DEAR AMY: I have been with my boyfriend for three years. He’s my best friend and I truly believe he’s the love of my life. We genuinely like spending time together and our sex life is great! Our families love each other. I just have one issue: I feel like we are on different pages when it comes to when we want to get married. I would like to be married sometime in the near future. He talks about marriage like it’s a very distant thing. I have tried to talk to him about this. He says that he can’t wait to begin that chapter of our lives, but he doesn’t seem to be in any hurry to do that. We are young, only 20, but we are from a small Southern town where it is not uncommon for couples, especially high school sweethearts, to be married and even have a child by now. I don’t want to come off as pushy or desperate when we talk about this, but I get irritated with our discussions about marriage because they never answer my questions and concerns. I need advice on how to handle this and talk about it in ways to get answers from him without sounding pushy. Is this just immaturity on his part, or could this be a bigger issue? Am I letting this get to me too much? I get jealous — instead of excited — when I hear about people getting engaged and married.
In Love in the South
DEAR IN LOVE: I do believe that immaturity is an issue here, but you are the one who is being immature.
One reason some couples marry and have children very young is because they belong to a faith system or culture that frowns on premarital sex. This prohibition can sometimes urge people toward the altar.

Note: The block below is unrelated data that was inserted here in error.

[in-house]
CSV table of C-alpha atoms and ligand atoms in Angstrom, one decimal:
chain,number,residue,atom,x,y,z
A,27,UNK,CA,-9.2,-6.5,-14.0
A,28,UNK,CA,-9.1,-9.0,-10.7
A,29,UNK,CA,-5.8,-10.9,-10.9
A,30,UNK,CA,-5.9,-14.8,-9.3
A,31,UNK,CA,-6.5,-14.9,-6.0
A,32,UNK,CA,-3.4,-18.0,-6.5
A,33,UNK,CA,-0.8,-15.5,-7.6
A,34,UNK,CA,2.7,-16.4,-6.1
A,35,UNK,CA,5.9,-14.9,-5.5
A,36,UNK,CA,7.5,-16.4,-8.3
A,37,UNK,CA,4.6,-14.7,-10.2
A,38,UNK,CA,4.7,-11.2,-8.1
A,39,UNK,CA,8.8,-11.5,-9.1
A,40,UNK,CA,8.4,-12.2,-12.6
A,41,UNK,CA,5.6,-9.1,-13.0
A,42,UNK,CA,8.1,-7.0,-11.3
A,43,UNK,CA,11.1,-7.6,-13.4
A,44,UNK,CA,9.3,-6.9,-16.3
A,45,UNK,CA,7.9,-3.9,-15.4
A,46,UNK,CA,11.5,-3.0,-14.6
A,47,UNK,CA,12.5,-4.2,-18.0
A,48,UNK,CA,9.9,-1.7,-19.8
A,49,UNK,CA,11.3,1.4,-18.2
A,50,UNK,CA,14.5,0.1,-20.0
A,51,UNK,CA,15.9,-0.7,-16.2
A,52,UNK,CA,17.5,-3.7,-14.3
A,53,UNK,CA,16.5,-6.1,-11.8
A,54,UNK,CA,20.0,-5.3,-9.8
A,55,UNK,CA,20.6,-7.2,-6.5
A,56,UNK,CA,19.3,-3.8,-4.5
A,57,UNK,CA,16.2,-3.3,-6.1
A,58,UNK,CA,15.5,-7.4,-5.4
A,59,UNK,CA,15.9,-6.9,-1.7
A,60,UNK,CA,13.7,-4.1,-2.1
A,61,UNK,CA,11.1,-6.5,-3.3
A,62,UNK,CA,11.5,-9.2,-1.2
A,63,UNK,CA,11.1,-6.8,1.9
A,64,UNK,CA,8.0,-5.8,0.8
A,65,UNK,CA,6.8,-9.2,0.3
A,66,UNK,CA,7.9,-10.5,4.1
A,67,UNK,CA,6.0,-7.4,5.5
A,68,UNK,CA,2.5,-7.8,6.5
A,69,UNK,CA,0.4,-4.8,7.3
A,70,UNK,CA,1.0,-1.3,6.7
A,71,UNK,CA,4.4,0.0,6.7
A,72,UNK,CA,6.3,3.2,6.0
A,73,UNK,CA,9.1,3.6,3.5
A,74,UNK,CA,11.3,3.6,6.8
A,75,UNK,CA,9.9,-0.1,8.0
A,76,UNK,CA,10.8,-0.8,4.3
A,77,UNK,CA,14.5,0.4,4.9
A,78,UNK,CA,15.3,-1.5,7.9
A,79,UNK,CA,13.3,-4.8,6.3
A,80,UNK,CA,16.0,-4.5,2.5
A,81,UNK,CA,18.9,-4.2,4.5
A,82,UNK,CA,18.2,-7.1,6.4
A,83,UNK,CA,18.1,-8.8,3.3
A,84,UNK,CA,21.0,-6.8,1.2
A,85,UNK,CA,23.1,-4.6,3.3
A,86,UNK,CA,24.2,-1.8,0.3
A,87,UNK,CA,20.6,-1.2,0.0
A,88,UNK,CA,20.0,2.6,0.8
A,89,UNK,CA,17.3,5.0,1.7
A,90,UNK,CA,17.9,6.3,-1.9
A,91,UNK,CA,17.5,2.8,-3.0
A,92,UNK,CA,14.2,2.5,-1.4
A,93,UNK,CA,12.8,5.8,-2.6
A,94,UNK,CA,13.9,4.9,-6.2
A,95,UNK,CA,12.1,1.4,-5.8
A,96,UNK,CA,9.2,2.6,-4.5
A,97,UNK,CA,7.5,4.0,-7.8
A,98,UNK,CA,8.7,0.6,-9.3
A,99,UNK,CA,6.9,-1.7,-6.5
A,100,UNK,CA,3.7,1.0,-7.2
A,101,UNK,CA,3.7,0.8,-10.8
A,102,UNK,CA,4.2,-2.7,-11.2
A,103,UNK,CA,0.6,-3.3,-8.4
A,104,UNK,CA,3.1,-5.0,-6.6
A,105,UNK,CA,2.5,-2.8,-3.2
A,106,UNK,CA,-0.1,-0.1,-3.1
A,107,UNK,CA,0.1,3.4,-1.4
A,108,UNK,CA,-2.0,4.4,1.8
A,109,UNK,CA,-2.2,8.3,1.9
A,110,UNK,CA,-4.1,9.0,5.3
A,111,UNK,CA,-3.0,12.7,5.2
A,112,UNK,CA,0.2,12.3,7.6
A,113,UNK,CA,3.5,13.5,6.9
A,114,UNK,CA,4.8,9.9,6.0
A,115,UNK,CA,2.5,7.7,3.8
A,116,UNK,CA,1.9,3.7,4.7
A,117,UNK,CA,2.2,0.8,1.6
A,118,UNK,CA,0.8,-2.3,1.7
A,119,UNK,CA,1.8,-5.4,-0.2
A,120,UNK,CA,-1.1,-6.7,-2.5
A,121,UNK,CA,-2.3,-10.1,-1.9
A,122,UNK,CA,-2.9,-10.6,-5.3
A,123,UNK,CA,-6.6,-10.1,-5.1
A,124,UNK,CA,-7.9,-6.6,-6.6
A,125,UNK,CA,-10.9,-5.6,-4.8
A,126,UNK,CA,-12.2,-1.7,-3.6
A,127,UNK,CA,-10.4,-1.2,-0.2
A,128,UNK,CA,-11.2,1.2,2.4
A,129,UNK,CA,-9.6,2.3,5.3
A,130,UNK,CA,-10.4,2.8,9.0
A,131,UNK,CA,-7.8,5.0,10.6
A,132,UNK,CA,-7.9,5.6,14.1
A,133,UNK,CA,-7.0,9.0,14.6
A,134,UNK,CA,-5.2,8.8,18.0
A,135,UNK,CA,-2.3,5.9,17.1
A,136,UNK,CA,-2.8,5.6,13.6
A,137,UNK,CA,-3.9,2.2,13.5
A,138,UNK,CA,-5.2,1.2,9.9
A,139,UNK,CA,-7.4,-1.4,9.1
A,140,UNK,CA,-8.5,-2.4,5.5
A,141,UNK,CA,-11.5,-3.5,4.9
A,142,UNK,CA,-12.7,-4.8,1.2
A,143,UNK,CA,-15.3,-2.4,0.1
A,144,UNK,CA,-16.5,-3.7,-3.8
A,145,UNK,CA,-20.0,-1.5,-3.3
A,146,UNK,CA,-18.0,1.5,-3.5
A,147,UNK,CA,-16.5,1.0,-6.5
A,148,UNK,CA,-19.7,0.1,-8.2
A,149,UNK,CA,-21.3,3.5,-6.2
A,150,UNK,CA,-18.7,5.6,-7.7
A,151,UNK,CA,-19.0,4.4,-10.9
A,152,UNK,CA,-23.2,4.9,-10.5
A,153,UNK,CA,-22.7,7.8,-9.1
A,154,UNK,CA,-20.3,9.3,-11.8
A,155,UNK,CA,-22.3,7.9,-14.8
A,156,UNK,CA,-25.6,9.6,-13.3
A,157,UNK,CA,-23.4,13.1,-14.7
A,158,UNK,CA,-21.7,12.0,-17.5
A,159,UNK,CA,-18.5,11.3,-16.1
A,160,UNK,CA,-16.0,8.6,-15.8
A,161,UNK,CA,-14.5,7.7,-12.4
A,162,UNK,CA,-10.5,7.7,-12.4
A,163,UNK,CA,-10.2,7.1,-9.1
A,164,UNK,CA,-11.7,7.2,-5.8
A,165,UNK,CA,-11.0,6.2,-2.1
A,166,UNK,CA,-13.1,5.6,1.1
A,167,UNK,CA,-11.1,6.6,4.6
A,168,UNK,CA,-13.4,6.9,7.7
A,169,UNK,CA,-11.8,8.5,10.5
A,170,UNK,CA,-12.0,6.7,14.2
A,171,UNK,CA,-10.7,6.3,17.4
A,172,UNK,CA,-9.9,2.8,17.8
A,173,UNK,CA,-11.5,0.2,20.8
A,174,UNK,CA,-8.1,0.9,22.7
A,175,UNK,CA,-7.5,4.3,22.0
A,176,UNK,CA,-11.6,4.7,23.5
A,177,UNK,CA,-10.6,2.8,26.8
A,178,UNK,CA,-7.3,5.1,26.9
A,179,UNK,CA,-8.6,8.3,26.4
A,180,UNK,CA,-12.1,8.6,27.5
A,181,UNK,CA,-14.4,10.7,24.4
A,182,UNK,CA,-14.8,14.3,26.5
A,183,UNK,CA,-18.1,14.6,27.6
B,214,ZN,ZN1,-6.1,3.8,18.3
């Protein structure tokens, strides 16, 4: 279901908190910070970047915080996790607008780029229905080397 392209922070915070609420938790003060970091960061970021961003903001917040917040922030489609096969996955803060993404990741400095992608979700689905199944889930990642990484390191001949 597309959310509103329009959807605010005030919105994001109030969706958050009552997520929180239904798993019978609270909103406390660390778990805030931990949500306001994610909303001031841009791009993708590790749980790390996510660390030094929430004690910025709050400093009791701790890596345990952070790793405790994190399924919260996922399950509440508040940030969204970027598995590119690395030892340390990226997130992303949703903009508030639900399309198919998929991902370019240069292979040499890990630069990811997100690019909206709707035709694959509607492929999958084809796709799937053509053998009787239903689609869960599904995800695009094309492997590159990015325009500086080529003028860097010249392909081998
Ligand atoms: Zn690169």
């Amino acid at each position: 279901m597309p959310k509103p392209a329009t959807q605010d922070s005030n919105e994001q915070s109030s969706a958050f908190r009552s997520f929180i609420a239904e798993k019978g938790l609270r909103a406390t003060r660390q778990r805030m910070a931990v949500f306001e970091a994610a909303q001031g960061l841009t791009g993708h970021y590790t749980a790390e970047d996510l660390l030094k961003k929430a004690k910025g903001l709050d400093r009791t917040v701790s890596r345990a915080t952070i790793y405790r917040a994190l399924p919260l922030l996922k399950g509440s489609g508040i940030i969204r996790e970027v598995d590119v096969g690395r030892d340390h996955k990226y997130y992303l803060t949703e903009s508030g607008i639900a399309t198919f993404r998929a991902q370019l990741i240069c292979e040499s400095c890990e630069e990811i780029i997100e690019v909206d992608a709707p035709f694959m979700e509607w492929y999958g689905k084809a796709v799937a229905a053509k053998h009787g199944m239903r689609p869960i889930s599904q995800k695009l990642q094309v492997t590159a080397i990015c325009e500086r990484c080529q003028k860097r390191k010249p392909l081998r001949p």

Another reason some couples marry young is if they are going into the military.
Neither of these factors seems at play in your case, and so it seems to me that your boyfriend is behaving rationally, and you are taking his answer (he’s not ready), but rejecting it because it is not what you want to hear.
Here’s one idea: Ask your boyfriend to get engaged now, and set your wedding date for either six months after your 23rd birthday; or for after either of you graduates from a degree or certificate program and/or has been working full time for one year.
Once you have locked that down, your jealousy toward others should subside, and you can talk freely and frankly about your future without seeming too “pushy.”
DEAR AMY: I have rosacea, a skin disease that can flare up and cause an extremely red rash on my face. I have it under control with topical medications, but the side effect is that I look like I’ve recently been at the beach lying in the sun. I live in a rainy climate with limited opportunity for sun exposure, so people will often remark to me, “Looks like you got some sun! Vacation?” I find myself struggling with a response. I know they think they’re giving me a compliment, so I don’t want to embarrass them by saying that I have a skin disease. On the other hand, I don’t want them to think I’ve been going to a tanning salon, nor do I want them to think I’ve been on some exotic vacation that I can’t afford on my teacher’s salary. Any ideas for a good response?
DEAR TEACHER: I don’t think you’re necessarily embarrassing someone to correct their assumption, especially if they’ve offered it up to a stranger.
I assume that because you are a teacher, you have many encounters with many different people — both adults and children.
If someone remarks that you look like you’ve been in the sun, you could respond, “I wish. This is just the way my skin gets sometimes.” Also consider that if you simply say, “I have rosacea — the medication makes my skin red,” in a neutral way, no one would take offense.
DEAR AMY: I agree with you (and others) that charging rent to adult children is a good way to teach life skills, especially if those children are working. My grandmother added a twist. She charged my father rent for several years, then turned around and gave the rent back to my father and mother as a wedding gift. Wise woman — teaching life skills and modeling generosity.
DEAR GRATEFUL: I’ve heard from many readers sharing this wise and practical technique.